Opinion: Deja vu all over again
Guess what? Another Lambretta revival is in the offing.
Go to the Lambretta website and click the “Scooters” link, and the page pictured above is what you’ll see, along with a countdown that was over 161 days as this is written.
As you may well know, this is not the first attempt to revive the Lambretta name on a scooter. There was the Adly with Lambretta nameplates. There was the Lambretta LN, built by SYM with modern components under a rather faithfully styled Lambretta body. There’s the Scomadi, which just recently debuted in 200cc guise (modern CVT engine, not the original 2-stroke manual kind).
The ownership of the rights to the Lambretta name being about as clear as mud has been a major hindrance to a Lambretta revival. Scomadi had the good sense not to go there.
You probably know Innocenti was purchased by the trainwreck known as British Leyland in the 1970s; BL took the company out of the scooter business to concentrate on building cars, including a version of the original Mini (upper and lower case, please). You probably also know that scooters from the Lambretta design were produced in India until the mid-1990s by SIL.
I have just one question about this latest revival: WHY???
Zombie brand names are not limited to the scooter biz. There’s Indian, the (I guess) legendary competitor to Harley-Davidson. The original company went bankrupt in 1953; after numerous failed attempts at revival, Polaris Industries (you know, the folks who make snowmobiles and sideXsides) bought the rights to the name in 2011, and have been building and selling motorcycles that, as far as I can tell, are Victorys (also a Polaris joint) with skirted fenders. They seem to sell enough of them, but what exactly is the connection to the original Indian Motorcycle Co.?
Likewise, the attempted revival of the Pontiac GTO in 2004 fell flat on its face because the purists gnashed their teeth and rent their garments at the fact that it didn’t look like a 1965 (or my fave, a 1966) model, while the 20- and 30somethings who were thought likely to snap them up weren’t impressed by cubic inches (see Subaru WRX, Mitsubishi Lancer Evo).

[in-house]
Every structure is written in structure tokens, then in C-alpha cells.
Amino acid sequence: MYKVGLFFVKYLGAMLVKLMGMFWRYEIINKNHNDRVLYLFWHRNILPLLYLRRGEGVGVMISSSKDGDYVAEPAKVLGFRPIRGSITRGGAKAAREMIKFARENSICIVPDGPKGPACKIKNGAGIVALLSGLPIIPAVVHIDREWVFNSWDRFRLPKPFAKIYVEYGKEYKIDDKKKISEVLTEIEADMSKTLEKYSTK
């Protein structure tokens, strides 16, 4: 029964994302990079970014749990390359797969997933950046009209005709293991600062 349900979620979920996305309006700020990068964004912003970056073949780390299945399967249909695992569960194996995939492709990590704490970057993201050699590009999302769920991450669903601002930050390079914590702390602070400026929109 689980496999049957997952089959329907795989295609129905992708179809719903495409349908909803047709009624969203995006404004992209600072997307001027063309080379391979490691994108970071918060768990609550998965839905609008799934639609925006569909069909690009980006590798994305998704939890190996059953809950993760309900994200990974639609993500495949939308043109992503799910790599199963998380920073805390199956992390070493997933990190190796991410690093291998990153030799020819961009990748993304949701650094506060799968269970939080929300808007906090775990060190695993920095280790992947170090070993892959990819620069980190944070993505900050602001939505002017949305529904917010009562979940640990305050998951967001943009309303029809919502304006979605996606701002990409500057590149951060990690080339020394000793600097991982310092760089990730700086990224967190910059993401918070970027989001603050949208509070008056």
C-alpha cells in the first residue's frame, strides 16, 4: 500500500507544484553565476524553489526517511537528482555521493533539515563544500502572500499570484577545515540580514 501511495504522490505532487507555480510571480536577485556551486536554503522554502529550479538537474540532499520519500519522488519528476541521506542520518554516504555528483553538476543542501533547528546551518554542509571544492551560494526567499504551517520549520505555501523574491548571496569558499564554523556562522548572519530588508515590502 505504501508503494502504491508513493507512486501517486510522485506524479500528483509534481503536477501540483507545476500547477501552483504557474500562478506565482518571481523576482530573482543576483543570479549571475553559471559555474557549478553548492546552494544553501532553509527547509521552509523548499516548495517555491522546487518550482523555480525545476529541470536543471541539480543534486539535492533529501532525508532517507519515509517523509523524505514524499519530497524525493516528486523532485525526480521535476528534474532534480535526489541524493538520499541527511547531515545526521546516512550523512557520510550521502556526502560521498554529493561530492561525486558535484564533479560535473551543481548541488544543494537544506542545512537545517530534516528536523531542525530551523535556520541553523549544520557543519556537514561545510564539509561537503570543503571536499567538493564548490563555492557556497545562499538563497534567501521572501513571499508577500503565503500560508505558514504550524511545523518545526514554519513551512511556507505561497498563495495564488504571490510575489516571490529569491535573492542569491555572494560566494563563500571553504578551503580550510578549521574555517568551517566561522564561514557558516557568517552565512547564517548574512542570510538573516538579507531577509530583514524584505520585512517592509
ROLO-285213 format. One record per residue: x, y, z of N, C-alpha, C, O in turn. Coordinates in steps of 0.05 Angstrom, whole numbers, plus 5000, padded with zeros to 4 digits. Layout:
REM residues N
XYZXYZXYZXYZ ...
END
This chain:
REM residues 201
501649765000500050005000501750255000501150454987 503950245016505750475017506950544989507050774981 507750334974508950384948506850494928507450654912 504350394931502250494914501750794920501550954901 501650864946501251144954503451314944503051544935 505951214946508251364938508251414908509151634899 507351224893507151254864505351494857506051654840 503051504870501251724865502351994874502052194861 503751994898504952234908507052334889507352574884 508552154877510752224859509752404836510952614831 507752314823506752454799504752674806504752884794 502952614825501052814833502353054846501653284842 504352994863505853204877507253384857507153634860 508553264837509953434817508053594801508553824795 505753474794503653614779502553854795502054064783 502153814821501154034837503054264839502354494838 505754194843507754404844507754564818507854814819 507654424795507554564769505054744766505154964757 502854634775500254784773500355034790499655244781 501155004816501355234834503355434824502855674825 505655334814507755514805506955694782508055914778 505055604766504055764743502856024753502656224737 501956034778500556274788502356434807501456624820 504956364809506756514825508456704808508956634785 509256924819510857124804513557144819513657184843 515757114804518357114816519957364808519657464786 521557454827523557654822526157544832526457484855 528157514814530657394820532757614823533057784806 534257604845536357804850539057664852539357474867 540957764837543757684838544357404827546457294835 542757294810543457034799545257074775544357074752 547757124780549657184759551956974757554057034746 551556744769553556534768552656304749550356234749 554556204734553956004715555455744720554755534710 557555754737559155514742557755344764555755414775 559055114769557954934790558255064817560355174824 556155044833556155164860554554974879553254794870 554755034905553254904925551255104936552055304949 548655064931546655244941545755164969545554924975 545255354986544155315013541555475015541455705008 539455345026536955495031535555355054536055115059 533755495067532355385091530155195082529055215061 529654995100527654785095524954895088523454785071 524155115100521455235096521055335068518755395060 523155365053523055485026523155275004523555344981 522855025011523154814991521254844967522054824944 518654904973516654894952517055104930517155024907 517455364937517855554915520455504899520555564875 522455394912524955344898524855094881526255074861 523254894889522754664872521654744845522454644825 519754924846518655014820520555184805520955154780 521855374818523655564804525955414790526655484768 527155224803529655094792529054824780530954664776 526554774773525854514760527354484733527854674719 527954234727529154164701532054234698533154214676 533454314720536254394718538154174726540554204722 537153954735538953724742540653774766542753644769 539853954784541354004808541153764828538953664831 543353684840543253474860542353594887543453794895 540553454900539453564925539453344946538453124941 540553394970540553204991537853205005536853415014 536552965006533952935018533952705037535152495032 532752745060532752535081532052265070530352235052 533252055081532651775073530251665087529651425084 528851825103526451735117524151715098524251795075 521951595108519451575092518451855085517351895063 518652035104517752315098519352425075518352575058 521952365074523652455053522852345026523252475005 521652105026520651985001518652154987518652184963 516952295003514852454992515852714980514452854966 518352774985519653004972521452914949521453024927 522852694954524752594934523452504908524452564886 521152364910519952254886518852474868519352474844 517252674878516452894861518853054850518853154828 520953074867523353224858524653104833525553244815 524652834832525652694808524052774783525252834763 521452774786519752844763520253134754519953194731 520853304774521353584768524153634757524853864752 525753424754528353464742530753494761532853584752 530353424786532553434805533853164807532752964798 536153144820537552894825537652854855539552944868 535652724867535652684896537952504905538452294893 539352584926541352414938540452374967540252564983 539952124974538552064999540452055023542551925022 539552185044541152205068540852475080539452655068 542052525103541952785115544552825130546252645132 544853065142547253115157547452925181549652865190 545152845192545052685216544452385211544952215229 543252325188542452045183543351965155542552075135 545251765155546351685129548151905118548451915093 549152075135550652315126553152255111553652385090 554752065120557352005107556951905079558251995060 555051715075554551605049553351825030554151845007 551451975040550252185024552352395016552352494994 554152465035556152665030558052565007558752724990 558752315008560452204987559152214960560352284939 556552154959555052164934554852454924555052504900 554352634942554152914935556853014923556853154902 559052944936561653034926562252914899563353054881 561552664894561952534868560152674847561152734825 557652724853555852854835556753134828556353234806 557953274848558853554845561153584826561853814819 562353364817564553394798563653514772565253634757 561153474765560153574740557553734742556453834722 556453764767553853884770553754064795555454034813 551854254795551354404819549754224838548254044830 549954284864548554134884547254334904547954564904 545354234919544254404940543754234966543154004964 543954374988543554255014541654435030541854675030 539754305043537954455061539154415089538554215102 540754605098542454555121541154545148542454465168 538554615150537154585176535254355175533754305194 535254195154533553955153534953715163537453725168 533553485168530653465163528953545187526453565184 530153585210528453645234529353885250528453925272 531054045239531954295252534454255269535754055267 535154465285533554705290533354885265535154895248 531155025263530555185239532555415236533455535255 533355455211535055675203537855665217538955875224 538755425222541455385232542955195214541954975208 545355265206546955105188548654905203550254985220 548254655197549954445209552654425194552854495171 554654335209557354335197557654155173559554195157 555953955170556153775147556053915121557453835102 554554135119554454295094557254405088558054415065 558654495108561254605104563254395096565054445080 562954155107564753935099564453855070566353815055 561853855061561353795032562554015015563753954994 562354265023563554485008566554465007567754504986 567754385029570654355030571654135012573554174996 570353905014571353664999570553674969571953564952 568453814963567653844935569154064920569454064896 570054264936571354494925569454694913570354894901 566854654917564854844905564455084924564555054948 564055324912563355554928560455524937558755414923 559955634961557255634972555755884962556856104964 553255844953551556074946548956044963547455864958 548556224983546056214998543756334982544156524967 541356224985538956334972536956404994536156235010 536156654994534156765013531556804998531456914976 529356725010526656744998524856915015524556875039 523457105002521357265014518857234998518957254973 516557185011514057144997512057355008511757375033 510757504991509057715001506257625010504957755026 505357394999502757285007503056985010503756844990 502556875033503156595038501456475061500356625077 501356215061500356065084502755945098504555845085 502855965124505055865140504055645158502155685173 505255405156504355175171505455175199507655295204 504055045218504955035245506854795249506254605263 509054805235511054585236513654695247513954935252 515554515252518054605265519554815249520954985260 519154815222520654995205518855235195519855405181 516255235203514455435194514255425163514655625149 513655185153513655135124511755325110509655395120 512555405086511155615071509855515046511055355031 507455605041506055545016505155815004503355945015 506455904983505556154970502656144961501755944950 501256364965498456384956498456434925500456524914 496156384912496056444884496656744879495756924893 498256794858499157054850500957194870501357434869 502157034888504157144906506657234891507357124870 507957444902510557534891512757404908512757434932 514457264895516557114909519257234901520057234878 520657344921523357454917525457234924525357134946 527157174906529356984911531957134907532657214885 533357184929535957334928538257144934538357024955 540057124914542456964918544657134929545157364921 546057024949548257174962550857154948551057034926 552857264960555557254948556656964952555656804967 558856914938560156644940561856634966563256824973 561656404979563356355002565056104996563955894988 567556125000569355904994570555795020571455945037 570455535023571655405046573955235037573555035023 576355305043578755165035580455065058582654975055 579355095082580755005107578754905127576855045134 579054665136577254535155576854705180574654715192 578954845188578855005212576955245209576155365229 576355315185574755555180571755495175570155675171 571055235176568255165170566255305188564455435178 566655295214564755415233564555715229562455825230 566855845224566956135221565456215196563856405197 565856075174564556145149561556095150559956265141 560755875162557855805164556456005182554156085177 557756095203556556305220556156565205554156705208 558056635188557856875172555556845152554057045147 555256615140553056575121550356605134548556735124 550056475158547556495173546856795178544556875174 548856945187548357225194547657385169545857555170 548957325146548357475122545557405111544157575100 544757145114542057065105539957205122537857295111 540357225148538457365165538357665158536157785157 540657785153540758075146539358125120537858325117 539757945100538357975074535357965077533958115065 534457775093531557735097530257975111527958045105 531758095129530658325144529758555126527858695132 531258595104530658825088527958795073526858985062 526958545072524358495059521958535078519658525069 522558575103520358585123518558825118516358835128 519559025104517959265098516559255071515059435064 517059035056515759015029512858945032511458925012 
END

At this point nobody knows just what this new Lammy is going to look like, or more importantly, what its configuration will be. Recreating an OG Lambretta down to the last nut and bolt would be hideously expensive (see the Kjack Industries Cushman II), while rebooting the LN would surely cause Jimmy and Steph to gnash their what’s left of their teeth and rend their fishtail parkas.
Nobody seems to realize the number of people who know (or care) about the Lambretta name and its history is small, and shrinks by the year (I’ve been reading a lot of obituaries lately). Lambrettas are good looking, and as I’ve said, often attract non-scooter people who ask, “that’s nice, what is it?”
Granted, a new Lambretta would have a much larger potential audience than the Cushman II, which seems to be of interest only to the three dozen people who want one because a parent or grandparent had one of the originals (coincidentally, that’s how many they’ve sold). But that audience is still small compared to the greater potential market of people who’ve never owned or ridden a scooter, but who could be convinced to do so if approached the right way.
In the U.S., there’s nowhere for the scooter market to go but up. A well-engineered, well-made scooter that’s easy to ride, easy to maintain and supported by a dealer network with an actual interest in customer service and realization of the hand-holding buyers of this ideal scooter are likely to need would do well. Especially if those dealers are supported by a marketing campaign that addressed potential buyers’ concerns about such things as safety. You meet the nicest people on a Honda. On a Harley, maybe not so much.
But nothing like that is going to happen. I will not be holding my breath about this Lambretta reboot, either.
UPDATE, July 9, 2016: The website now says the rollout will happen at EICMA 2016. Surprised? I’m not…